The attack at Uri and its coverage by the electronic media reminded me of stand-up comedian Varun Grover’s act during the India Today Conclave 2016.
Referring to one particular channel, he talked of the poll conducted by that channel on whether Pakistan should be attacked and the dilemma this poll puts the Army Chief into.
The coverage of the attack on the strategically located Army formation on September 18 has sent TRP ratings soaring and many channels and panelists are indulging in chest-thumping display of seasonal patriotism.
Pakistan bashing is back as flavour of the season and good times are back for self-proclaimed defence analysts spreading their half-baked ideas on what the government’s response should be.
One such particularly uneducated analyst went on to suggest that we should attack Pakistan and open another front in Punjab to teach them a lesson.
The twitterati and social media is busy reminding Prime Minister Narendra Modi of his election rhetoric of “Pakistan ko jawab usiki bhasha mein dena chahiye. Ye love letter likhna band karo” - or words to the effect.
Talks of sanctions against Pakistan without realising that there hardly is any formal trade between our two countries and the informal trade carried through locations in West Asia is four times in our favour. So many such suggestions are floating around and nothing that is being talked about is new.
While we must do whatever is feasible to highlight the complicity of Pakistan in terror activities, unfortunately, in this cacophony of feigned indignance one very important aspect has been given almost a total go-by. This is the aspect of the standard of security of our military campuses and defence establishments.
Twenty precious lives of trained soldiers have been lost. Therefore, a question must be asked as to how these terrorists managed to enter the supposedly well-guarded headquarters in a sensitive area.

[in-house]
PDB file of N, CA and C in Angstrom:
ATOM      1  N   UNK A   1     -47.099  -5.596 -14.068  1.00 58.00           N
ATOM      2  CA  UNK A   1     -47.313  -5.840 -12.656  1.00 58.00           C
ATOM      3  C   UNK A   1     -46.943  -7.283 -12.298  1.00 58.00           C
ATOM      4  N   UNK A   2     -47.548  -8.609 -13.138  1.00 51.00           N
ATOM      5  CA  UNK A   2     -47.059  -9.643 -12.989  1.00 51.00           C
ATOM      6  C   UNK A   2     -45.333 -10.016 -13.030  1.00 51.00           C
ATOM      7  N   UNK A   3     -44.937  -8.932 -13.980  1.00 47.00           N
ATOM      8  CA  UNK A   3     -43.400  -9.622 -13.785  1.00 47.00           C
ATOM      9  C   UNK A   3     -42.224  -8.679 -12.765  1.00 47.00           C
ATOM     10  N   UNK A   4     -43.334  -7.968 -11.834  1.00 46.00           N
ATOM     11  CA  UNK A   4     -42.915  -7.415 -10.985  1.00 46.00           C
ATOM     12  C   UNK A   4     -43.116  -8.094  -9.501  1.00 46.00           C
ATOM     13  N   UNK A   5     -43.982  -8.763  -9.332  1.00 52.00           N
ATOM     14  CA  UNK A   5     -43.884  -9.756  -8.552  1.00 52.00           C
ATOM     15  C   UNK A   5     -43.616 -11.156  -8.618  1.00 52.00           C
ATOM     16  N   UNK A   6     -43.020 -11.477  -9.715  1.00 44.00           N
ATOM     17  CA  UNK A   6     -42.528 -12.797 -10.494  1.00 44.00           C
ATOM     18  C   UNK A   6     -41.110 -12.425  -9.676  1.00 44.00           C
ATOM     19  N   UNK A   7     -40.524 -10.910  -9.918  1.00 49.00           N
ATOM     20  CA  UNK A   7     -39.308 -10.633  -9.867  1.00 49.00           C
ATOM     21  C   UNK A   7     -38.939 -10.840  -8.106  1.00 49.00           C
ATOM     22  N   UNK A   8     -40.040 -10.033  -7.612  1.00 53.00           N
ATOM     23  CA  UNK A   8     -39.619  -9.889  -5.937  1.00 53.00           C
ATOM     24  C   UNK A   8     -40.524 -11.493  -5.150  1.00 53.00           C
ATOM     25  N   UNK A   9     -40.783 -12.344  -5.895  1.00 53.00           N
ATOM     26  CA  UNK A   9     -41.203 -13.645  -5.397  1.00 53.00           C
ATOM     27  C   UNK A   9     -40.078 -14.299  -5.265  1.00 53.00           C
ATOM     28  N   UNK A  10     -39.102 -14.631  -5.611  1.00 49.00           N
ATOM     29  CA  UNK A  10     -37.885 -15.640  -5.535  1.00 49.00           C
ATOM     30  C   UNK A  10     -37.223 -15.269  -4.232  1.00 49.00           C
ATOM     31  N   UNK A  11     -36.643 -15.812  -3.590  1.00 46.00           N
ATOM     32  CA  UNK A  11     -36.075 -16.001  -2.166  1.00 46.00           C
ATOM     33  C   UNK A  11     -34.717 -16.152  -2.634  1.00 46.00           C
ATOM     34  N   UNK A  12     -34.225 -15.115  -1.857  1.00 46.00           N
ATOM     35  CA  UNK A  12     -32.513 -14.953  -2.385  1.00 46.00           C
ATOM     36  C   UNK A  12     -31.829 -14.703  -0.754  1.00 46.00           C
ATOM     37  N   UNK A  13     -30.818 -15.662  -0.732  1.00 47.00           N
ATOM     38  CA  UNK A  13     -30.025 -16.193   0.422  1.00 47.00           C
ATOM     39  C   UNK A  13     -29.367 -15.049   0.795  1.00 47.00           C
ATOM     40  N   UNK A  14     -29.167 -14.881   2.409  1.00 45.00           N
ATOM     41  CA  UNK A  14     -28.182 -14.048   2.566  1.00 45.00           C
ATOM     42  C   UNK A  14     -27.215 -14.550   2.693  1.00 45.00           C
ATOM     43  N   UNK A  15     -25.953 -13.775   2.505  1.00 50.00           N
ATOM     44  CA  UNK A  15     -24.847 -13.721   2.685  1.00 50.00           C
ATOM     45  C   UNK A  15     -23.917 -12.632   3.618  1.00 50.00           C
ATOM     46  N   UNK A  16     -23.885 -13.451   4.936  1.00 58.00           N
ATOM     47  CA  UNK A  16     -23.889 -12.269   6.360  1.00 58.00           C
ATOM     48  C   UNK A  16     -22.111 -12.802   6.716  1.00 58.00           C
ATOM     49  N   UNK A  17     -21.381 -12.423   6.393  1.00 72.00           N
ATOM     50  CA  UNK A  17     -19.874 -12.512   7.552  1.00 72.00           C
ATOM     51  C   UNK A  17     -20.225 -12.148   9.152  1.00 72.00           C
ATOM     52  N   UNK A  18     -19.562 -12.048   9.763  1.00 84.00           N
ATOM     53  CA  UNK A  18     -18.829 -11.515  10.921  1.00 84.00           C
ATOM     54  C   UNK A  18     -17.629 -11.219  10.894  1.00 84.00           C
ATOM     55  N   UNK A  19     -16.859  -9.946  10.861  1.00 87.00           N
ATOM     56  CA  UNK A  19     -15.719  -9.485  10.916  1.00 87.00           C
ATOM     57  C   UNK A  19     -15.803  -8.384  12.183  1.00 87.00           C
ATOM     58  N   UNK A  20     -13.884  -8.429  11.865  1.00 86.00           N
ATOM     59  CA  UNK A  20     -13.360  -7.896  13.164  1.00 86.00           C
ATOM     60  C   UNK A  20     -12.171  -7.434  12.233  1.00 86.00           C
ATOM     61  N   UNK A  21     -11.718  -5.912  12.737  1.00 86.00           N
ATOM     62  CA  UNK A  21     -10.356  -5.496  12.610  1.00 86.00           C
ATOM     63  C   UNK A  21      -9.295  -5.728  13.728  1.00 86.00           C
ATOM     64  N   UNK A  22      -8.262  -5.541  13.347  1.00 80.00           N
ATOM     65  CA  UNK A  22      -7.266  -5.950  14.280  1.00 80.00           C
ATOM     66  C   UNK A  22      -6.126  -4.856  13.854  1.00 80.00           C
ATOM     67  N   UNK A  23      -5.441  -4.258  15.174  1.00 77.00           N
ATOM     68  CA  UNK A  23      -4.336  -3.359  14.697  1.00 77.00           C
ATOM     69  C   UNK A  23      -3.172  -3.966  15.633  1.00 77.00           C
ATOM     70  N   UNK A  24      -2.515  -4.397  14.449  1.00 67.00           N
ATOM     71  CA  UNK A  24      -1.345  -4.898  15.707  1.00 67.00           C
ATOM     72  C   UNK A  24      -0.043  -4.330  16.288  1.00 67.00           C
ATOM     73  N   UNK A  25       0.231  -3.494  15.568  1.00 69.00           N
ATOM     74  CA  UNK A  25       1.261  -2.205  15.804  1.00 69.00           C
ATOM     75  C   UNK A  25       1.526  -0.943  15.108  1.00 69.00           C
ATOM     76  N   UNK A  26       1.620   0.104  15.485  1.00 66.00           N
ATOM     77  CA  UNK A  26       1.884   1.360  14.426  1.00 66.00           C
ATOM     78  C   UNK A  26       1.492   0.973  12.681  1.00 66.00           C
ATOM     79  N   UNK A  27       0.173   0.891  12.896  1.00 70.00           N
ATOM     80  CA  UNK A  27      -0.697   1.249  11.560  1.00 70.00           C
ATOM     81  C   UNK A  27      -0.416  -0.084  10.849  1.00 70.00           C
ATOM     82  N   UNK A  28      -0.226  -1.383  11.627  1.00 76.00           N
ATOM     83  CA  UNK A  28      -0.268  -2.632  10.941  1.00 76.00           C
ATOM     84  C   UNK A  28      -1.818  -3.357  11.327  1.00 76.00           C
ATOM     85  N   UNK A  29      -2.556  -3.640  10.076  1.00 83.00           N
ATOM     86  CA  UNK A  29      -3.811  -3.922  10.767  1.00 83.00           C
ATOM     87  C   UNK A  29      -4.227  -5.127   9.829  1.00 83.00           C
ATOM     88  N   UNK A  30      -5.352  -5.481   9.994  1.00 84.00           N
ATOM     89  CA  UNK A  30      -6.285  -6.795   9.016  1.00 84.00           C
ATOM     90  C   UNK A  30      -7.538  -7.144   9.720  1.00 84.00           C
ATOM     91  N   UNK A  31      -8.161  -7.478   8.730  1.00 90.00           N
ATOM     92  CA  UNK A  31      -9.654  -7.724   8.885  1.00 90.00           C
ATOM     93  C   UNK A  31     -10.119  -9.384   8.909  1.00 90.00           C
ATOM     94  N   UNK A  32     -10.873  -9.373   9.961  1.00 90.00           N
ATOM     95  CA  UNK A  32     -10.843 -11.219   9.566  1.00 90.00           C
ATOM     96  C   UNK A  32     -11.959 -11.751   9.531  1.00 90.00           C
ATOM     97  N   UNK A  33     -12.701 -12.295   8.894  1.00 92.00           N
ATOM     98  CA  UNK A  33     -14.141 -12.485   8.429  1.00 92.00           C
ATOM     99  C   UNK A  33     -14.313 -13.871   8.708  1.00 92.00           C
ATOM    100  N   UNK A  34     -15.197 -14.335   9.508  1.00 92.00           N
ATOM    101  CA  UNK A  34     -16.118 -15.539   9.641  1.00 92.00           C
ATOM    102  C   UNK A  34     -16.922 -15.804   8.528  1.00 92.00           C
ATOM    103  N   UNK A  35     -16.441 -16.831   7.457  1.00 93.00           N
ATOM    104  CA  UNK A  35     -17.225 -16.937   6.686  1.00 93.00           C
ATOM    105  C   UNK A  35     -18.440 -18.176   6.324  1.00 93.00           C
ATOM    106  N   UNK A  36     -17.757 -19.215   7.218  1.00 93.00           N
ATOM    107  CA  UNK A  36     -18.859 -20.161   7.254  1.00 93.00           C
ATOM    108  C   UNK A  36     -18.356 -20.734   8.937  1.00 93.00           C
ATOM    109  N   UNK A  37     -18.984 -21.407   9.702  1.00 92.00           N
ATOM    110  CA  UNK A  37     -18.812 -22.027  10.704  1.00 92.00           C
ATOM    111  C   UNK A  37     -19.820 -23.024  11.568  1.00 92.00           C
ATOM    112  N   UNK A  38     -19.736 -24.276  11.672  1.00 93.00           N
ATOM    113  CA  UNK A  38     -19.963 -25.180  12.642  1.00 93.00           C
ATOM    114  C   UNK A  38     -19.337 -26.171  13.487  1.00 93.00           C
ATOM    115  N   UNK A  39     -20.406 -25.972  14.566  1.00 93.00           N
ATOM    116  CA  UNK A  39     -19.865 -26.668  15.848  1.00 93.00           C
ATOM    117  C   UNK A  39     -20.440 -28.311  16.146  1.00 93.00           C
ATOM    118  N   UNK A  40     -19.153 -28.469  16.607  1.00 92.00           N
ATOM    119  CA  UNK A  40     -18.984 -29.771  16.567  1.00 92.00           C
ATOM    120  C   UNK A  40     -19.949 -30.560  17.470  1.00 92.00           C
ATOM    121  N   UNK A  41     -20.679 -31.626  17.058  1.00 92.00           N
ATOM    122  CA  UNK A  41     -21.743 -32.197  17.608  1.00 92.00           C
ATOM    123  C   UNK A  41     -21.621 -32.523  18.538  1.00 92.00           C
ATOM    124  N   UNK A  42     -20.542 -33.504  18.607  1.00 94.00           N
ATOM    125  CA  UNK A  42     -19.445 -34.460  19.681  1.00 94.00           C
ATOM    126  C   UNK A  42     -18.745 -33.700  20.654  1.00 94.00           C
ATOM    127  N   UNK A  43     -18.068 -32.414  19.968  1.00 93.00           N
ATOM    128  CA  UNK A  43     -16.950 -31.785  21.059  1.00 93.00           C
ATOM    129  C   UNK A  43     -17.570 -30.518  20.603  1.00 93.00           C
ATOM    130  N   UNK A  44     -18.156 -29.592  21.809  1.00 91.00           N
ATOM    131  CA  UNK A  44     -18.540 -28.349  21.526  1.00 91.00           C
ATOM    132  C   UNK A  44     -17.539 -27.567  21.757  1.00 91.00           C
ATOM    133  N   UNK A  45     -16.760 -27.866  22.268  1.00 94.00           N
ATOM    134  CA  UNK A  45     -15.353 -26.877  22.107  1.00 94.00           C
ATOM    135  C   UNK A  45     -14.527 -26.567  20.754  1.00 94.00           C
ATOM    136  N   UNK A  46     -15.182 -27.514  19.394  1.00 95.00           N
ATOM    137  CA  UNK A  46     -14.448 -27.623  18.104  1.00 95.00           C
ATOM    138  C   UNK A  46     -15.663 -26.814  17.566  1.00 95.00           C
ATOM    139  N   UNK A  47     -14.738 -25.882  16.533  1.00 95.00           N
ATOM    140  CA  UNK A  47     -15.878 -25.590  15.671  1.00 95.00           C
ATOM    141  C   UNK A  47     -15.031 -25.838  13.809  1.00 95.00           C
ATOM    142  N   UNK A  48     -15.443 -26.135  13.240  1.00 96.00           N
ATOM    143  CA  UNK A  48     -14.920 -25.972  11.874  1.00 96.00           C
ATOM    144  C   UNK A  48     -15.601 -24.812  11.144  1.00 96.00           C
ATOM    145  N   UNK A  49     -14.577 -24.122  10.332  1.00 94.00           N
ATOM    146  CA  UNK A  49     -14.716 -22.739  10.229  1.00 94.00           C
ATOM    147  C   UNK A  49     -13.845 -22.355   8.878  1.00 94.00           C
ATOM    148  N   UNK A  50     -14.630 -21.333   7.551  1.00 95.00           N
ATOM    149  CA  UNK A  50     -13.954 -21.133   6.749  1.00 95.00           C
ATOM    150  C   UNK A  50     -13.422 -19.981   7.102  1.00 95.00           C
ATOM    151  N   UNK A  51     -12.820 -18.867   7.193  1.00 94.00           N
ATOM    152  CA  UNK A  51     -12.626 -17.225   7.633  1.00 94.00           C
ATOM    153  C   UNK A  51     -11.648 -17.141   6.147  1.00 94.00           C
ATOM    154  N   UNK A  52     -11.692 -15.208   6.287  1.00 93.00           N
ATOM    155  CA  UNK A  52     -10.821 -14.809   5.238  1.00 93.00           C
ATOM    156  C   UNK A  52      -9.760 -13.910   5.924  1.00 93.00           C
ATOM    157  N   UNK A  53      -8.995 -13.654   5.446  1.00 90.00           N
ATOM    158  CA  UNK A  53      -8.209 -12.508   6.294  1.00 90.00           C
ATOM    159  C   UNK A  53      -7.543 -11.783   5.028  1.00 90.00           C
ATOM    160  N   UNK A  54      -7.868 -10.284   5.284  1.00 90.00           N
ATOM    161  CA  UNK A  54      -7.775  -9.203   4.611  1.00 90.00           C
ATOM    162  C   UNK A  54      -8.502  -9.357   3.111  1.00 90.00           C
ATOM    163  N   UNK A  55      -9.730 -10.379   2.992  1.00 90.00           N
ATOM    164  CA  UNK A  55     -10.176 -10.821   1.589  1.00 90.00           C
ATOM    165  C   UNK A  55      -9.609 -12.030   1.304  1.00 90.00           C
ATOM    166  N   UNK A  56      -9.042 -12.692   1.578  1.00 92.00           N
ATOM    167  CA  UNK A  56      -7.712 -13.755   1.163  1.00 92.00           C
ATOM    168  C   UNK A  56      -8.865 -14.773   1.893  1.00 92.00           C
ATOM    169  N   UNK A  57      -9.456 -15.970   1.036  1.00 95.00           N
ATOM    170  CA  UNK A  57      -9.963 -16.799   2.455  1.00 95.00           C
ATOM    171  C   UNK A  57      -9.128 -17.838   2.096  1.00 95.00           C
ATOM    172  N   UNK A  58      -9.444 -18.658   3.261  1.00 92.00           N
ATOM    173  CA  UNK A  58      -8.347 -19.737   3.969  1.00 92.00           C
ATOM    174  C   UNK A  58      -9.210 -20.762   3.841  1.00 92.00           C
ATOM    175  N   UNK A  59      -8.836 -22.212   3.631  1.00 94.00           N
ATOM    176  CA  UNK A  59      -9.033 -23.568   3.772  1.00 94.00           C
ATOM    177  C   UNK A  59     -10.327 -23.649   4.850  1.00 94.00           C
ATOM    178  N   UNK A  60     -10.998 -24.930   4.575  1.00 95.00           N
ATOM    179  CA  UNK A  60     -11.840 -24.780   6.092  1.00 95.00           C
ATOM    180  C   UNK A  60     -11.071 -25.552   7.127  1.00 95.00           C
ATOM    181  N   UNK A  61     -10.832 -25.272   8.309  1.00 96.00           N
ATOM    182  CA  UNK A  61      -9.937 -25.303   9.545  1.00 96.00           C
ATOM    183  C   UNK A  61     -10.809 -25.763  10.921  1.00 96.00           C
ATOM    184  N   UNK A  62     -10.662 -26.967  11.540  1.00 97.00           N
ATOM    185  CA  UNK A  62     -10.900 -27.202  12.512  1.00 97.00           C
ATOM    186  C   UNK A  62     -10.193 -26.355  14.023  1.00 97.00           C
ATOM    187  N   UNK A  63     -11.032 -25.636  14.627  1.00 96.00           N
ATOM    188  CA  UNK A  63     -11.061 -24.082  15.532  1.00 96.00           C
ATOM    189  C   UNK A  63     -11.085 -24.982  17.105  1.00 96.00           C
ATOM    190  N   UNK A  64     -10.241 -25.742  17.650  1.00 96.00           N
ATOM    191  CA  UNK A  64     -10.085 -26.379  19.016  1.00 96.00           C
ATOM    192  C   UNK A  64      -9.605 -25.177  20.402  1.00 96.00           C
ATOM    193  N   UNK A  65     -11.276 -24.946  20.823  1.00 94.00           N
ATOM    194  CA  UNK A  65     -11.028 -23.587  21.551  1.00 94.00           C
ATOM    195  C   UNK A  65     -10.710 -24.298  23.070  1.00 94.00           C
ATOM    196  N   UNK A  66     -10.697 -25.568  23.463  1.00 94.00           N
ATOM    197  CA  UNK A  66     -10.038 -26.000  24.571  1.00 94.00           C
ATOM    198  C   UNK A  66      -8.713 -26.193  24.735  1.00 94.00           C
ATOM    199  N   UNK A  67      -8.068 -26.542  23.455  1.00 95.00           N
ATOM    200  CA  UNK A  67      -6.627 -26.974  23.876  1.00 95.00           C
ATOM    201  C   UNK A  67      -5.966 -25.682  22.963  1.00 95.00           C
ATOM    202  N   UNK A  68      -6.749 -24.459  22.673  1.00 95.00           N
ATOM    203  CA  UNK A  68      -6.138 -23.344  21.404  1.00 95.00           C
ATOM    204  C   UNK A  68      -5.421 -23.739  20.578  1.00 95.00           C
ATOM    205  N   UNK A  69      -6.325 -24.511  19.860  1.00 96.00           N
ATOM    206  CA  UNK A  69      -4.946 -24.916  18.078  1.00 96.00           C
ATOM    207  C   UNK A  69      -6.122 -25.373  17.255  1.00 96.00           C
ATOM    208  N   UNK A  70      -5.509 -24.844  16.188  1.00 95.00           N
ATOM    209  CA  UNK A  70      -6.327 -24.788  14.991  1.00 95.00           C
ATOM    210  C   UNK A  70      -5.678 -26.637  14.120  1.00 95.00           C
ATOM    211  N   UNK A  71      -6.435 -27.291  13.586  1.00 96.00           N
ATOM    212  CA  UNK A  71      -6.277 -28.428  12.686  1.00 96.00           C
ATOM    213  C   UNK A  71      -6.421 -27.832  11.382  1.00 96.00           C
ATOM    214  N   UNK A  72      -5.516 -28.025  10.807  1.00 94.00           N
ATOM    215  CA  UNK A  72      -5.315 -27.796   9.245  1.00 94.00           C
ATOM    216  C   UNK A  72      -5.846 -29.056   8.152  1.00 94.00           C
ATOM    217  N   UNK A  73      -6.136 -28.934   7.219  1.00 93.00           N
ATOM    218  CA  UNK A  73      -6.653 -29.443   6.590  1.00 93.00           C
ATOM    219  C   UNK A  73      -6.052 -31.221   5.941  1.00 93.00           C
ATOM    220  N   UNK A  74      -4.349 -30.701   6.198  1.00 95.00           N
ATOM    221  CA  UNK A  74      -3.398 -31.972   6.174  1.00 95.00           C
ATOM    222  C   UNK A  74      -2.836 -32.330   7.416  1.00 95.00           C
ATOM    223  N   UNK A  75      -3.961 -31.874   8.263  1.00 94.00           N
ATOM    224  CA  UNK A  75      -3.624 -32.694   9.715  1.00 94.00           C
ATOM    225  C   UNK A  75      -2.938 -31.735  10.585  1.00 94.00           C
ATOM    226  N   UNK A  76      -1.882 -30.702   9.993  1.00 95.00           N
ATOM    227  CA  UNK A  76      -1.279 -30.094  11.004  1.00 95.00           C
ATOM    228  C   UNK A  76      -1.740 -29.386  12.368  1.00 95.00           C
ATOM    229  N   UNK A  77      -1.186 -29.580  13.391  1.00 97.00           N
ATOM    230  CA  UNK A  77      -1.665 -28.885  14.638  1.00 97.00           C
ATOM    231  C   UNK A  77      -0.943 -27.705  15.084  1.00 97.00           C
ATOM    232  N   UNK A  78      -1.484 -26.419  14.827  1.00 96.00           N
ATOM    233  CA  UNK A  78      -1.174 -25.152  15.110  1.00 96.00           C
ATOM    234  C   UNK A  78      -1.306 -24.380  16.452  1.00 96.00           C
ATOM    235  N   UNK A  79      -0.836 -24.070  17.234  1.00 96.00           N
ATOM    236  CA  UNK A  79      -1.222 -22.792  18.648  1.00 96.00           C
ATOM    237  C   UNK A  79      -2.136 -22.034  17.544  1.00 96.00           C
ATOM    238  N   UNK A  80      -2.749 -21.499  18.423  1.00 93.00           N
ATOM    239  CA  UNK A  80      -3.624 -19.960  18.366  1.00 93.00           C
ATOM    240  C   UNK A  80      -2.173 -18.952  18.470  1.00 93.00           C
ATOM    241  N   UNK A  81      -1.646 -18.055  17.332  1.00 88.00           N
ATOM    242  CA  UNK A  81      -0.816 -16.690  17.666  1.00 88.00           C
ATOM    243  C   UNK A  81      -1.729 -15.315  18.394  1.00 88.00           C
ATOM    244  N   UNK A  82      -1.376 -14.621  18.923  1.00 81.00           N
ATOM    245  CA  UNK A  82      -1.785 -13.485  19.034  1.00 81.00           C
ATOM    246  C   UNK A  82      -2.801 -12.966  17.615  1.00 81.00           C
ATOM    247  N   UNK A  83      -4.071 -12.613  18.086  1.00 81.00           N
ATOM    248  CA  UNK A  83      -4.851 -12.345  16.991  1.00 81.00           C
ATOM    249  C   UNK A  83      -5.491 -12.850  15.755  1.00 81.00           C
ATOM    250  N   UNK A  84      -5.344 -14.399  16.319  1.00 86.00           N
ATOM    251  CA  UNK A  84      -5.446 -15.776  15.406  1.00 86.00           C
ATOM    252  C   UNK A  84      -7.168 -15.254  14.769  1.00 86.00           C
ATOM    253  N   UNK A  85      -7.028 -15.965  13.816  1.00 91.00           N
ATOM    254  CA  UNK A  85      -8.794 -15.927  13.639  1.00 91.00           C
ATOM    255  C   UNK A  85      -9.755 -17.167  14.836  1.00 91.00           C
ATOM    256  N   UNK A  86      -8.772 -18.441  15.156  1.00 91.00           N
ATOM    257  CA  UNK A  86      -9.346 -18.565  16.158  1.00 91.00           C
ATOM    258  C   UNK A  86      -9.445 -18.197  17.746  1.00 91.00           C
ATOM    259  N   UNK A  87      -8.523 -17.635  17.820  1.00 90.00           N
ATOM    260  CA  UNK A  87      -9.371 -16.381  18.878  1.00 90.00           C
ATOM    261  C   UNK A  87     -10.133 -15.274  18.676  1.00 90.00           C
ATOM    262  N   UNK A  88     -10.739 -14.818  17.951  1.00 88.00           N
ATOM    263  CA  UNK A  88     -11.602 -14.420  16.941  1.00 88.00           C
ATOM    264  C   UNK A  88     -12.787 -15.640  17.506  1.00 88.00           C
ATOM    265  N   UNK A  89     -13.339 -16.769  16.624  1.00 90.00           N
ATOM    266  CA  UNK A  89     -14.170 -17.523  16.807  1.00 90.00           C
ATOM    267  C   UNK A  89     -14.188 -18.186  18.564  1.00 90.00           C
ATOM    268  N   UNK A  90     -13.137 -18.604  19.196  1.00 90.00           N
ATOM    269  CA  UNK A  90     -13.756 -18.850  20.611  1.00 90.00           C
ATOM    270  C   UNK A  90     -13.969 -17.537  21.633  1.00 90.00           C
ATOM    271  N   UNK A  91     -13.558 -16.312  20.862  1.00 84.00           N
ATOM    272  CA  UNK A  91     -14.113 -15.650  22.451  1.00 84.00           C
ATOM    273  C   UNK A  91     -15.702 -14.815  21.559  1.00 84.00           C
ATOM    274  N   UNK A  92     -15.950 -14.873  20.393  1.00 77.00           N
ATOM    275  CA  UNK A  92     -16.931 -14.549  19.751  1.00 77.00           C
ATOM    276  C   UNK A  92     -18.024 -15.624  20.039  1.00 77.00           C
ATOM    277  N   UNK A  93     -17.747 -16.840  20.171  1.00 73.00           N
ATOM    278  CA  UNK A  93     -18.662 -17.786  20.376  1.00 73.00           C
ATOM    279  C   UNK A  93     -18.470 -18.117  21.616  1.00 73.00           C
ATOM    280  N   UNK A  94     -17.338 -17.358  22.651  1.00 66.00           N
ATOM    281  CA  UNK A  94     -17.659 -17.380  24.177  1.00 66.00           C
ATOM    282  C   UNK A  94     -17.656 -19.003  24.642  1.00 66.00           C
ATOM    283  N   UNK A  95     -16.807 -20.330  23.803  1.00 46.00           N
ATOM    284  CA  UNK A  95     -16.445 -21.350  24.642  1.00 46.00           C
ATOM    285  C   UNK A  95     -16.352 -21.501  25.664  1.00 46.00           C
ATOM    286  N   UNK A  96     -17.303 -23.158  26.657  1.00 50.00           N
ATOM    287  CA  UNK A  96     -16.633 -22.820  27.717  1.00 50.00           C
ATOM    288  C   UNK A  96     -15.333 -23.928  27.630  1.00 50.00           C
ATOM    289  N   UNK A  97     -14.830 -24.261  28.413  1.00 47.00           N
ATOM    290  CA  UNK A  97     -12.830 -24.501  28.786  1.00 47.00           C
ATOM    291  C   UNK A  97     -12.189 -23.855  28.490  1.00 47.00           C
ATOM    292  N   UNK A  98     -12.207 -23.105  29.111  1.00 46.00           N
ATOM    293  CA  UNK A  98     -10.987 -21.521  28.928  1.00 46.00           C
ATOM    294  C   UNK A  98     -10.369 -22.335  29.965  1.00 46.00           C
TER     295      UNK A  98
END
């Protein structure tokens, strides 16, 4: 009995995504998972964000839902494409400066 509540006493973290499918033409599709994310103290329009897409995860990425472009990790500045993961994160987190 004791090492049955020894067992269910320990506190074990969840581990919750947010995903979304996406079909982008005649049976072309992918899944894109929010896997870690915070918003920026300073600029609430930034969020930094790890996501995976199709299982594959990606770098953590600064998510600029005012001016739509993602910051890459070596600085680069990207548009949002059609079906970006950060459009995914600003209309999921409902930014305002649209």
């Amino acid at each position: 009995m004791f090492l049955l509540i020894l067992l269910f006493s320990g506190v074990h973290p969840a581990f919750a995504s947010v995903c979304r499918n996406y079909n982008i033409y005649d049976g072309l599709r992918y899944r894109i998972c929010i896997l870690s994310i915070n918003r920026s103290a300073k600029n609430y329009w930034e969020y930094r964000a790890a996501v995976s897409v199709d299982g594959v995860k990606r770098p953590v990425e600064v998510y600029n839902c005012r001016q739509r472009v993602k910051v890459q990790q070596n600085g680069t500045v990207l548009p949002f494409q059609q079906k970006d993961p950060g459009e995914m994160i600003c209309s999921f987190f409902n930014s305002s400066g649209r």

|Uri is surrounded by Pakistan-occupied-Kashmir from three sides. (Photo credit: Reuters)|
Uri is surrounded by Pakistan-occupied-Kashmir from three sides. The distance of the LoC from one of the sides is as little as 5.5km. Reports suggest there was some kind of intelligence report of an action by militants in this area.
Even if these reports were not there, security is supposed to have been perpetually at its highest because of the location and strategic importance of this formation. There must have been a security perimeter patrolled by soldiers and static sentries with alarm systems that the commanding officers are so fond of highlighting during briefings to senior officers during visits and inspections.
Furthermore, had this been a one-off incident, the margin of error could have been pardonable. But unfortunately these incidents keep happening with frighteningly regular frequency. It seems no lessons have been learnt from the incident of Pathankot early this year or Dinannagra last year and Samba a couple of years ago.
The terrorists succeed in finding their way inside our campuses with impunity and carry out their terror activity successfully. Kargil happened in spite of intelligence barring the area where the BSF unit was deployed because they did not vacate their posts.
It is a given that Pakistan is a state sponsor of terrorism and India is its enemy number one. It would leave no stone unturned to inflict injury upon India “by thousand cuts”. They would keep helping terrorists to carry out their activities.
While the option of going to war with them is easy to bandy about by laymen, and is an issue with which to arouse the sentiments of the population specially at the time of elections, it is perhaps not a viable option in the present day strategic scenario that exists in the subcontinent.
As has been said above, all viable options should remain open to deter Pakistan from sponsoring these acts of terror; the Army brass must put their heads together to analyse repeated causes of failure as pointed out above, failing which we will keep shedding tears and repeatedly crying martyr for the very soldier who gave up his life because of criminal negligence of adherence to standard operating procedures.
We must also develop a culture which doesn’t treat any questions asked to the defence forces as sacrilege.